Like the perennially chatty Decemberists, Okkervil river aren’t stingy with syllables. the Austin band’s fifth album, The Stand Ins, is packed with the same compound sentences, sprawling narratives, and precarious, barn-dance guitars that made its companion piece, 2007’s The Stage Names, so weirdly gripping. Lyrically, frontman Will Sheff keeps on skewering life on the road (“Fuck long hours sick with singing / sick with singing the same songs,” he cackles on closer “Bruce Wayne Campbell Interviewed on the Roof of the Chelsea Hotel, 1979”), and he takes care to revisit old characters (“Starry Stairs,” a sequel to “Savannah Smiles,” which eulogized the porn actress Shannon “Savannah” Wilsey, was originally released as a bonus track for The Stage Names). Also, if you stack up the albums’ hauntingly embroidered covers (by artist William Schaff), they even produce one deliciously ominous portrait.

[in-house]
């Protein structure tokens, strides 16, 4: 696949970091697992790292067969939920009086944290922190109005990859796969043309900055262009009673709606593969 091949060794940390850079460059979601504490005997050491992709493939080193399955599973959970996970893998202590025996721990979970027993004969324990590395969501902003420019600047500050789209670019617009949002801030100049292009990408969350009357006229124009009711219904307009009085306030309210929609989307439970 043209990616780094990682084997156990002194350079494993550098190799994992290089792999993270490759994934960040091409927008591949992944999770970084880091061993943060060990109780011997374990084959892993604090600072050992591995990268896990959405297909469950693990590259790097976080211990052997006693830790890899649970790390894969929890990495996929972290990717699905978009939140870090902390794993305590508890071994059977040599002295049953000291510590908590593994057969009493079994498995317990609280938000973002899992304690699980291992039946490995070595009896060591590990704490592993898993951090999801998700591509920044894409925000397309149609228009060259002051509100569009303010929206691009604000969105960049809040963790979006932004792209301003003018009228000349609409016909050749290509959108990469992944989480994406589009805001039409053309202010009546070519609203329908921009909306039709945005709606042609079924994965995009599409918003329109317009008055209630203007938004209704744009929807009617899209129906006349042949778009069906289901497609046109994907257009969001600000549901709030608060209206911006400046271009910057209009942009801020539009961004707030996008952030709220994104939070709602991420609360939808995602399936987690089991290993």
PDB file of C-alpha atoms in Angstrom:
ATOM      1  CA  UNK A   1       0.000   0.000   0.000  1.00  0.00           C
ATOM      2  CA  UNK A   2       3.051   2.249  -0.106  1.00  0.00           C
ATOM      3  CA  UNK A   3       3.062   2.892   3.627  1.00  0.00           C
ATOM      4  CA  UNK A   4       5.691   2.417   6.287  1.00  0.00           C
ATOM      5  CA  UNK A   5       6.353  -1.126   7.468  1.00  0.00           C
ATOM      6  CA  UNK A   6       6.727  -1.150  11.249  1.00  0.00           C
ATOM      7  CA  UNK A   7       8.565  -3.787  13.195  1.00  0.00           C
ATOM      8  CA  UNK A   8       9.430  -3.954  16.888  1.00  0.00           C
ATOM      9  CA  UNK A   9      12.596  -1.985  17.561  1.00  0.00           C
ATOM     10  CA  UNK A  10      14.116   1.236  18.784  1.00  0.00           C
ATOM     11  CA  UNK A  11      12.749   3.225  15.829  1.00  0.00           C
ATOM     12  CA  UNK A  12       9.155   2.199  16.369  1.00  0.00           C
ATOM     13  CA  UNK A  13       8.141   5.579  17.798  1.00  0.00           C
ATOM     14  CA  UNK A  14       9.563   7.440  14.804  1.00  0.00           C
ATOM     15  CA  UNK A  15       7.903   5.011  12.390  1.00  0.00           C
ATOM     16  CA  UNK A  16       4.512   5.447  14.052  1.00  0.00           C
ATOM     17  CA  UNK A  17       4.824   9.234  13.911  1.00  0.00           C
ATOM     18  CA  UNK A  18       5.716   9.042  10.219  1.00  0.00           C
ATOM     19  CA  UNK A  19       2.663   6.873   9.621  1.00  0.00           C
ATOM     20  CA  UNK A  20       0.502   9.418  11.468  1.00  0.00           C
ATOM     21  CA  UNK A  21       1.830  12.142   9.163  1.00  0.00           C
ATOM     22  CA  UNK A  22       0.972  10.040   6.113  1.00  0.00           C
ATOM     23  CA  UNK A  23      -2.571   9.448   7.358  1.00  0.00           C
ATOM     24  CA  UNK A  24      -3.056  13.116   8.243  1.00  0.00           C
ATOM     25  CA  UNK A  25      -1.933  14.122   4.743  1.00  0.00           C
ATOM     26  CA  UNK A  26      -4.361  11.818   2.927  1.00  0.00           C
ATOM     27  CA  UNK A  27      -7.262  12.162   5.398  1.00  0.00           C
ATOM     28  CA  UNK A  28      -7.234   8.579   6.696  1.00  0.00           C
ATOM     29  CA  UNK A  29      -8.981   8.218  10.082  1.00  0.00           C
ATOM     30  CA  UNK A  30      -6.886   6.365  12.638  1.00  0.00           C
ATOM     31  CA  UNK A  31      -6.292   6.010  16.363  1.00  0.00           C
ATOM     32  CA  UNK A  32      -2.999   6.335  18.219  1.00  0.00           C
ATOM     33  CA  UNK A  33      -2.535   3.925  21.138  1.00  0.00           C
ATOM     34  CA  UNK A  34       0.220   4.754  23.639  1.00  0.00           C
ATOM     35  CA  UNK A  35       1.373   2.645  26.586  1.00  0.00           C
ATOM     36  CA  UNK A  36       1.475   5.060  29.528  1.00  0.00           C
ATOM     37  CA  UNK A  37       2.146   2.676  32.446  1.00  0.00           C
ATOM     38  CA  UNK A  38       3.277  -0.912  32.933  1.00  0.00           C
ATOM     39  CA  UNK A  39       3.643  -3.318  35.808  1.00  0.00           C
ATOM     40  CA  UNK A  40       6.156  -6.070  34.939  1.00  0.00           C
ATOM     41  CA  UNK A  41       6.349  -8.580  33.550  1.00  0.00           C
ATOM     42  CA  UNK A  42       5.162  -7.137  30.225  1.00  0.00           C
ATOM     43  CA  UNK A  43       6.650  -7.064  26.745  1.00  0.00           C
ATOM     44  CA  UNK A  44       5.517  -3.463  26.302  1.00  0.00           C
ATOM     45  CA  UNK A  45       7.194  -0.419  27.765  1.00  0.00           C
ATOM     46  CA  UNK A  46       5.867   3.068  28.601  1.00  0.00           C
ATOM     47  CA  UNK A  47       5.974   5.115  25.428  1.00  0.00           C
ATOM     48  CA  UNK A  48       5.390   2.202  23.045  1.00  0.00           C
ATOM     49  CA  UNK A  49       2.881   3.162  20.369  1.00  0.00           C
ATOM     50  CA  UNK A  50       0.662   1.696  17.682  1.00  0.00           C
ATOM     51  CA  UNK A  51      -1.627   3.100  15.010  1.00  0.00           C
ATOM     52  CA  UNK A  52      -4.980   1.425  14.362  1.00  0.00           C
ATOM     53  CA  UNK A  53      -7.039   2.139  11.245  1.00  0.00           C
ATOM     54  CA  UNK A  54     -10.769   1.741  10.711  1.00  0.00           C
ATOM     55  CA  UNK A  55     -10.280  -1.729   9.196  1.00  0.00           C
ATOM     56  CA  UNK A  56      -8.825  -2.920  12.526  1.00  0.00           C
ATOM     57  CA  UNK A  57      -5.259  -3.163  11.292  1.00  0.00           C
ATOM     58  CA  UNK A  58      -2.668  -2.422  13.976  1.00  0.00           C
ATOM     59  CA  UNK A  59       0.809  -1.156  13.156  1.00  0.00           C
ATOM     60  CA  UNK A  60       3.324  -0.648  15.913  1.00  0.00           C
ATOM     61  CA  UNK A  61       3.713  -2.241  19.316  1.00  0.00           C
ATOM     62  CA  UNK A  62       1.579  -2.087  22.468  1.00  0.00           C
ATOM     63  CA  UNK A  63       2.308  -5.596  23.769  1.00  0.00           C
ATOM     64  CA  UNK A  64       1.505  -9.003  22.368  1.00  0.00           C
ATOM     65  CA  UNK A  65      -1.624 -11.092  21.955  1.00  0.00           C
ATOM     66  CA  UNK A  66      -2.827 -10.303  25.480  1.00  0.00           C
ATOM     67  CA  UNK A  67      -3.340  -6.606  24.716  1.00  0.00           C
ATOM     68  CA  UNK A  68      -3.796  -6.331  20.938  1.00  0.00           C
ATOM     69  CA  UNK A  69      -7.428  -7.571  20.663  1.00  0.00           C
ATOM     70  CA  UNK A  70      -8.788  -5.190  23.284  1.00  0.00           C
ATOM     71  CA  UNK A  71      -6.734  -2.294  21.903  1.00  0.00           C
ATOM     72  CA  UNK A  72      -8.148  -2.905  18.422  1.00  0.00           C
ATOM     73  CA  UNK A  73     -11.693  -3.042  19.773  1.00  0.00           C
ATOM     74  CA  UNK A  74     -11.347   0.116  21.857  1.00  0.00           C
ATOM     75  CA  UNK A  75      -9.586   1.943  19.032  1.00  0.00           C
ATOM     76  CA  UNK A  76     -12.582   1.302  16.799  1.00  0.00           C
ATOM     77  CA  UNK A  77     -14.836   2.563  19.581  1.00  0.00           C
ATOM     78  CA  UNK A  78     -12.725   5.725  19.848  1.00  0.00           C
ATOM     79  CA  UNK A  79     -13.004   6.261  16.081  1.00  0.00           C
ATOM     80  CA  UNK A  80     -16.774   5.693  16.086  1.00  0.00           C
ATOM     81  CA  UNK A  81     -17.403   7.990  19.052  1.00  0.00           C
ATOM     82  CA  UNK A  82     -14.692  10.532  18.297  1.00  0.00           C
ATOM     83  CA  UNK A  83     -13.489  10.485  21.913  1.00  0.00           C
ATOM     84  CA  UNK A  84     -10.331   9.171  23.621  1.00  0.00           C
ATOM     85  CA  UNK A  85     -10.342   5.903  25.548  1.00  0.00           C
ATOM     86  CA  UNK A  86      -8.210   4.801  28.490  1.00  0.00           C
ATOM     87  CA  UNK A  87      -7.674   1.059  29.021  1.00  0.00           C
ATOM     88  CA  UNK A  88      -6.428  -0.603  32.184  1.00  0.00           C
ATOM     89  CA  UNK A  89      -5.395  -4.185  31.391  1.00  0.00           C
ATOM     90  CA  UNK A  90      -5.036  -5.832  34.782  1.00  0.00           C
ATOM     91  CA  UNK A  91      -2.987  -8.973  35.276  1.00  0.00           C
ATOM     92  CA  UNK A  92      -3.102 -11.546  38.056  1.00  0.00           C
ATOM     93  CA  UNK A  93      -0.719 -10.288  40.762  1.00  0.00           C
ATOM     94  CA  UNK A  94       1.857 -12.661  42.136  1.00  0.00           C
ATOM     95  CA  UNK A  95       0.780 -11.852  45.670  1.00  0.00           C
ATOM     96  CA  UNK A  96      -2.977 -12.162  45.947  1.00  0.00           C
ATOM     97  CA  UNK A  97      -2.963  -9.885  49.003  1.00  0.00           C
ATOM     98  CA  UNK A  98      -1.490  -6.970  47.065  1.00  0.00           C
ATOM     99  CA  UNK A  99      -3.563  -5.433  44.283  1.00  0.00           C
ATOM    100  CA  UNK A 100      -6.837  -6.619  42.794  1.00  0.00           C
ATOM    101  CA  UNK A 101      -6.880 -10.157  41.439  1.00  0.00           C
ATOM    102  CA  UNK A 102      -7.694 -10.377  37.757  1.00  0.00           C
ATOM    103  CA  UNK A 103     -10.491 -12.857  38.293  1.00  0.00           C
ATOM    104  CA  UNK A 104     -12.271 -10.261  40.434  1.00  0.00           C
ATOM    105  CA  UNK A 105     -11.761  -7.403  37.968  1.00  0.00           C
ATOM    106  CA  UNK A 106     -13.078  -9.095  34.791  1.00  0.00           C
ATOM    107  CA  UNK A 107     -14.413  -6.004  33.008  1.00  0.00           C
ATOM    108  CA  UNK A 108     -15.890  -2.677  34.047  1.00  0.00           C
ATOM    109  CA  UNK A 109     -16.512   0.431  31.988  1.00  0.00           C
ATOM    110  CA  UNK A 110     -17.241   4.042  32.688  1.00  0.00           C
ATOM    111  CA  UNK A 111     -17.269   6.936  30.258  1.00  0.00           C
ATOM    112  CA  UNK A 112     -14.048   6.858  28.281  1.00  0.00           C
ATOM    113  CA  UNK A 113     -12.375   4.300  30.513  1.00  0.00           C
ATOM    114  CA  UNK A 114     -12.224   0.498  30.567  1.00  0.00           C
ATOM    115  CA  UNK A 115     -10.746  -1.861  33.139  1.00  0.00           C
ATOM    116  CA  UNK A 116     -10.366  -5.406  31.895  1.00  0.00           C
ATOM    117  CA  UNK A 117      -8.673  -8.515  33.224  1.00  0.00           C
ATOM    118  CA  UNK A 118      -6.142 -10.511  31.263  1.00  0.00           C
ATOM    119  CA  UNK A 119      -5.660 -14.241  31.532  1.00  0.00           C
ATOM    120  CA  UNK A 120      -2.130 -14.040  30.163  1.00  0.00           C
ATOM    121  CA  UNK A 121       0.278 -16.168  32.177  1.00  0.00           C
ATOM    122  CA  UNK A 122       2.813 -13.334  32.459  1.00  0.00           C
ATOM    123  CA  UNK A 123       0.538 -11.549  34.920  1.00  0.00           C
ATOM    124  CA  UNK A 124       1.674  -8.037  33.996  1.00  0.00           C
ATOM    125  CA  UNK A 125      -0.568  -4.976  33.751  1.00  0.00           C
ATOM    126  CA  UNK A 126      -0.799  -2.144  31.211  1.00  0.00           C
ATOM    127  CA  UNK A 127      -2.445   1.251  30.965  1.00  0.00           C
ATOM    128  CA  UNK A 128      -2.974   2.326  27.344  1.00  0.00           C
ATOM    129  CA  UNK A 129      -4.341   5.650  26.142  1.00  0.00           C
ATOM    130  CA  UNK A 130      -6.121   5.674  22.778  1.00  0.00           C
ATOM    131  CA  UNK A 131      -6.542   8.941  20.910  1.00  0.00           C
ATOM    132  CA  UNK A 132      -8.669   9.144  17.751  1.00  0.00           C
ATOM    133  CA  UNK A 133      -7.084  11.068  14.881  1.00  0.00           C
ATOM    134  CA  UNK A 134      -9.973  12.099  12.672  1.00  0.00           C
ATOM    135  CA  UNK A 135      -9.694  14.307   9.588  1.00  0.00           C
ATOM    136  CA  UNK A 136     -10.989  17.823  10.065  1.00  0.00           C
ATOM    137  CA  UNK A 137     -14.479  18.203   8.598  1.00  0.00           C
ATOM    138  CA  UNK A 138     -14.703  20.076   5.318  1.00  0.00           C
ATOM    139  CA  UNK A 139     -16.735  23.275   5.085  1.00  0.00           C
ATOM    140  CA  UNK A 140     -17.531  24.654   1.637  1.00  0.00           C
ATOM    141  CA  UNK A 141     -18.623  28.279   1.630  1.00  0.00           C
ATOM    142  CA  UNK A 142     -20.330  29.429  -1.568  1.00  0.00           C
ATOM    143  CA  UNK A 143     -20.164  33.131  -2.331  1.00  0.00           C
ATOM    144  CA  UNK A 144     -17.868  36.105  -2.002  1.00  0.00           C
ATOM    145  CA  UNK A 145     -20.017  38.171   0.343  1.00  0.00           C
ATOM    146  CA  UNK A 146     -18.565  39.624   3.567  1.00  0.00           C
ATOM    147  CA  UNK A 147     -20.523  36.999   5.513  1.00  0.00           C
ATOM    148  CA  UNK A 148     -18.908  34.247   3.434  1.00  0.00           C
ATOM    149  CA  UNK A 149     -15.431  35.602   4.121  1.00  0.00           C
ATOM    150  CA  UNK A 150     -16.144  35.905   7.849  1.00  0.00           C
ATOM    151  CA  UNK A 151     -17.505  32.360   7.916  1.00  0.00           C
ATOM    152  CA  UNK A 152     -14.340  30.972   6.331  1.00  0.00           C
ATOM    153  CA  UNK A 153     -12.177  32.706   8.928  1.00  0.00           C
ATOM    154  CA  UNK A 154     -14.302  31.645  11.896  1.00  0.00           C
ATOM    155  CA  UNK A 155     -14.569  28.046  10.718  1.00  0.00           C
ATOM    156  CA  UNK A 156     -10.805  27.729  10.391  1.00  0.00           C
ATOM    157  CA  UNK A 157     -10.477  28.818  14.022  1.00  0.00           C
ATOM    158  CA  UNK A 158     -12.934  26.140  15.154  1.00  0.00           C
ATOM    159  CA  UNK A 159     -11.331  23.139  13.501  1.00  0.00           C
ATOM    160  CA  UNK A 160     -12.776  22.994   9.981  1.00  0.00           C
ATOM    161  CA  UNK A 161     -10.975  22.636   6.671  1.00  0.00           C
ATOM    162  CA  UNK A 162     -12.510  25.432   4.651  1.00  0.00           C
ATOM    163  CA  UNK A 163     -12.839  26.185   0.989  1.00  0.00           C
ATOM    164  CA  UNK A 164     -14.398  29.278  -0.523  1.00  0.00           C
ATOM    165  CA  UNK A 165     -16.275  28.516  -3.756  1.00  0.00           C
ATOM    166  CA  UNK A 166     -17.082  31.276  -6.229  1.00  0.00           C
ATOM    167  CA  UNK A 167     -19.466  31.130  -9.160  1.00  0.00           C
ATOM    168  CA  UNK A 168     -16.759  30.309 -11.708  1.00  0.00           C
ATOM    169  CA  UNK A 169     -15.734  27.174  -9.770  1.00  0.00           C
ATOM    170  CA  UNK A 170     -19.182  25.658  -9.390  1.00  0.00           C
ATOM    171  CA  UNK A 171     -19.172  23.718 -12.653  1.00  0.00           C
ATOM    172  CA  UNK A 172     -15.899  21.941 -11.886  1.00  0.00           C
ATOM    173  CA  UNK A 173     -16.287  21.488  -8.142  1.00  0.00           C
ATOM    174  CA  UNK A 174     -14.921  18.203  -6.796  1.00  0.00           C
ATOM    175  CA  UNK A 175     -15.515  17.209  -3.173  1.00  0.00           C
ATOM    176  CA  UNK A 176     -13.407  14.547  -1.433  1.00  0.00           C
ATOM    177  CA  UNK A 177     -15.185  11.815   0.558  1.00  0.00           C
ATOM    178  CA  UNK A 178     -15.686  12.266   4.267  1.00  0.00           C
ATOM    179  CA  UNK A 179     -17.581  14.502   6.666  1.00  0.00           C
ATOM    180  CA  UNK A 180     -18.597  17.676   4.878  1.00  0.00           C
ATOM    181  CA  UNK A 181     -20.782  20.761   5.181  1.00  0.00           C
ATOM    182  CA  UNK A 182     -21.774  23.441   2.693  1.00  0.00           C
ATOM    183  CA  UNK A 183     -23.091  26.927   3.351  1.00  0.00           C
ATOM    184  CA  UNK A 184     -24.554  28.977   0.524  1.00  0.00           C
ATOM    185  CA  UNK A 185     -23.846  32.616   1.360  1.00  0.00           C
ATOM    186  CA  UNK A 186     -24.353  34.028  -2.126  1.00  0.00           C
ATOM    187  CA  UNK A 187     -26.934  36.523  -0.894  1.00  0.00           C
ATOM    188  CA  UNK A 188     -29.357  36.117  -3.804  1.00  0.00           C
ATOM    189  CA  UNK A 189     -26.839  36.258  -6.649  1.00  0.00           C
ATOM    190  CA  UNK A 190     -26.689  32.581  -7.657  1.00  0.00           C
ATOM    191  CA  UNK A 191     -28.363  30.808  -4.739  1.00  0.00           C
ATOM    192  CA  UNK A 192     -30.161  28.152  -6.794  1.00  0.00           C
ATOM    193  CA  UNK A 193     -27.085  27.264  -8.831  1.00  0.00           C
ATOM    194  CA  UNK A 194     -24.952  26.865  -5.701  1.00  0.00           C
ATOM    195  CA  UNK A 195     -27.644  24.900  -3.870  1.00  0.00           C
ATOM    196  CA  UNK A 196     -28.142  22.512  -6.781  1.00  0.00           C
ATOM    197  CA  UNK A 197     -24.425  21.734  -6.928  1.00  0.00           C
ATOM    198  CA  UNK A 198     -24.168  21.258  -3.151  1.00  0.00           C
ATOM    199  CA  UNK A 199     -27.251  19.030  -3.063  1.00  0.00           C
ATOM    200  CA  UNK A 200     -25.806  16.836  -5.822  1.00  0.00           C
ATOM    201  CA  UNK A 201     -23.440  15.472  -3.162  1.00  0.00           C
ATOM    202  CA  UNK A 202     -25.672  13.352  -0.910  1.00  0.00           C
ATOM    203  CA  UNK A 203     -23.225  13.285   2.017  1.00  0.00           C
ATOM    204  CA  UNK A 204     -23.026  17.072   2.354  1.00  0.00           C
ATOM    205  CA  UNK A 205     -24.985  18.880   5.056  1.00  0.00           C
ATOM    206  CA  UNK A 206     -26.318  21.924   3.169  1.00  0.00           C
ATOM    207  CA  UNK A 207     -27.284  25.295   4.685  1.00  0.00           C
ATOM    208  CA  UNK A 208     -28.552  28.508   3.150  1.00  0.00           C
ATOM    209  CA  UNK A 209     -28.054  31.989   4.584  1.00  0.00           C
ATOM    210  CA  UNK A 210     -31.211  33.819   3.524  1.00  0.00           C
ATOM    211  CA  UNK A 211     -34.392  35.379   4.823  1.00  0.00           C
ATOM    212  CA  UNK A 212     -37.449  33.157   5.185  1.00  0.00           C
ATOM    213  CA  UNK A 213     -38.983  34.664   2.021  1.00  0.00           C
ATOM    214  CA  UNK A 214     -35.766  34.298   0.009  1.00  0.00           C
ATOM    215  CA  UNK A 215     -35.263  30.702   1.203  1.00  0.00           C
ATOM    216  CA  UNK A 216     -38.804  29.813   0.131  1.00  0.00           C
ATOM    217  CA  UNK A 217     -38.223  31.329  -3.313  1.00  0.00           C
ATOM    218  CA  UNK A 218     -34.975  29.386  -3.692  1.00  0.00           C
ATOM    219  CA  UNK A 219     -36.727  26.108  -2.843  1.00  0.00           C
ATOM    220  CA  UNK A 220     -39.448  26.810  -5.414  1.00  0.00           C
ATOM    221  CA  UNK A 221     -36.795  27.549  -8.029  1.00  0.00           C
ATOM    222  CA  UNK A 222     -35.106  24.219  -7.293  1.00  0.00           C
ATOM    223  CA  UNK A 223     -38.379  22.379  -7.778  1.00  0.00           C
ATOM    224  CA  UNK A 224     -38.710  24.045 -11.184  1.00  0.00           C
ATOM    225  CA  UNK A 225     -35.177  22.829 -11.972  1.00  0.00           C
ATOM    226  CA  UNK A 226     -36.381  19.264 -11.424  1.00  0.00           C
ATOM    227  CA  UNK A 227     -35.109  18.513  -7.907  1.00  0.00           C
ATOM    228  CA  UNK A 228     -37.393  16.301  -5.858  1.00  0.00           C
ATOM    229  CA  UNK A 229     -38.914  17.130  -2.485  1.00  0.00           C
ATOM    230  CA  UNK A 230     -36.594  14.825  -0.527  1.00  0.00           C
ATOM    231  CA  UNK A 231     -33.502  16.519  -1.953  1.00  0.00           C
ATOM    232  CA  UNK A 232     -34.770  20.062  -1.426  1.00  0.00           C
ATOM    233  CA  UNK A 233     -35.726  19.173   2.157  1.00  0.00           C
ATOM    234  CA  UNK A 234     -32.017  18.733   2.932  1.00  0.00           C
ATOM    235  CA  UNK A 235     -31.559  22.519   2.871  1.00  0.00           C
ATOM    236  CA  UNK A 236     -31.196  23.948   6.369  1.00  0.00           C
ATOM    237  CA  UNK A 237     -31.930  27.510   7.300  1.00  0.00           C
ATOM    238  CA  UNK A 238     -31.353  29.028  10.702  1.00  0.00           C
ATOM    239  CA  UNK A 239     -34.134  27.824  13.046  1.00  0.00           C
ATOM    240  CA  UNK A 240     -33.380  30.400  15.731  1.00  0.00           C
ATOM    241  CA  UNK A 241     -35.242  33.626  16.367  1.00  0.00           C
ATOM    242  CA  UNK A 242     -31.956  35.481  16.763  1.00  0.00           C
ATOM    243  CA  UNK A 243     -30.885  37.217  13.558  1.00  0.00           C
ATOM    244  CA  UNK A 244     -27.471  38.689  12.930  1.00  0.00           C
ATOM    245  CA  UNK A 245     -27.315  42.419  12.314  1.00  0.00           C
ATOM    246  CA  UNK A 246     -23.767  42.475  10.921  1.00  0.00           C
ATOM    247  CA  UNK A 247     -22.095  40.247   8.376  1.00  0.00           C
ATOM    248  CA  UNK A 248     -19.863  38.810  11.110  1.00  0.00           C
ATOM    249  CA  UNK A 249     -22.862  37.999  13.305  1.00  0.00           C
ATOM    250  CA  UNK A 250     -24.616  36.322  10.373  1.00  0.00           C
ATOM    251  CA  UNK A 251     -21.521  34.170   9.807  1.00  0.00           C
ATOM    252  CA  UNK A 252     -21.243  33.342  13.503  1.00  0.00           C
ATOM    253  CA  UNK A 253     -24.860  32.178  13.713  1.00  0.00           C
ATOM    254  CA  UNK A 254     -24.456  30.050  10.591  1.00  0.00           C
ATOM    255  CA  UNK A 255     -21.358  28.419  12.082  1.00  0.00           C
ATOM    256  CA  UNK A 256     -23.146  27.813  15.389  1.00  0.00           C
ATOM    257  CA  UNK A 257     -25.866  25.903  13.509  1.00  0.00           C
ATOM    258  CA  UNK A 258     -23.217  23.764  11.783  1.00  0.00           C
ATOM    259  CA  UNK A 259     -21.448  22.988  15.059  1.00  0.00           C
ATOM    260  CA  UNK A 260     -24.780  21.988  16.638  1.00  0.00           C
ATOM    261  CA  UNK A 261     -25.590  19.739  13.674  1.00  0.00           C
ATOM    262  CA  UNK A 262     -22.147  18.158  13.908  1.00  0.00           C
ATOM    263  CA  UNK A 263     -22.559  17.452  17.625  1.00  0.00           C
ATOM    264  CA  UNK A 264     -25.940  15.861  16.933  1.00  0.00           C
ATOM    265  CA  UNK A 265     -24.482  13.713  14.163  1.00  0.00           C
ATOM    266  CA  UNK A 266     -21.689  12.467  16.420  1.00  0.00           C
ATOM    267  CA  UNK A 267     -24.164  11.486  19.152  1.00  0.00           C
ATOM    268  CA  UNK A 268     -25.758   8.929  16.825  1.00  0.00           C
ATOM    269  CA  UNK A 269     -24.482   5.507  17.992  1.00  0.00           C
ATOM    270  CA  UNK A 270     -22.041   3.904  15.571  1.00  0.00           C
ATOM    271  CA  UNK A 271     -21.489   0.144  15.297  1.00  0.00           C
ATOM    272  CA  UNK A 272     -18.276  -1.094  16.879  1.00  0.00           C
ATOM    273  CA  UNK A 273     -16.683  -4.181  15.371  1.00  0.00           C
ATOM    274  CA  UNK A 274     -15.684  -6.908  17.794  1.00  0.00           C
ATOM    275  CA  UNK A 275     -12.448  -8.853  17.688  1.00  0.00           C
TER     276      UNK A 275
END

Still, The Stand Ins, which features a haze of banjo, mandolin, mellotron, piano, Hammond organ, pedal steel, sleigh bells, and gentle percussion, functions perfectly well on its own, raucous and contemplative in equal measure. It’s hard to imagine a stuffed room hollering along to lyrics like “Is that marionette real enough yet /to step off that set to decide what her dance might be doing?” But Sheff manages to make even the most complicated sentiments feel like an invitation to raise your fist.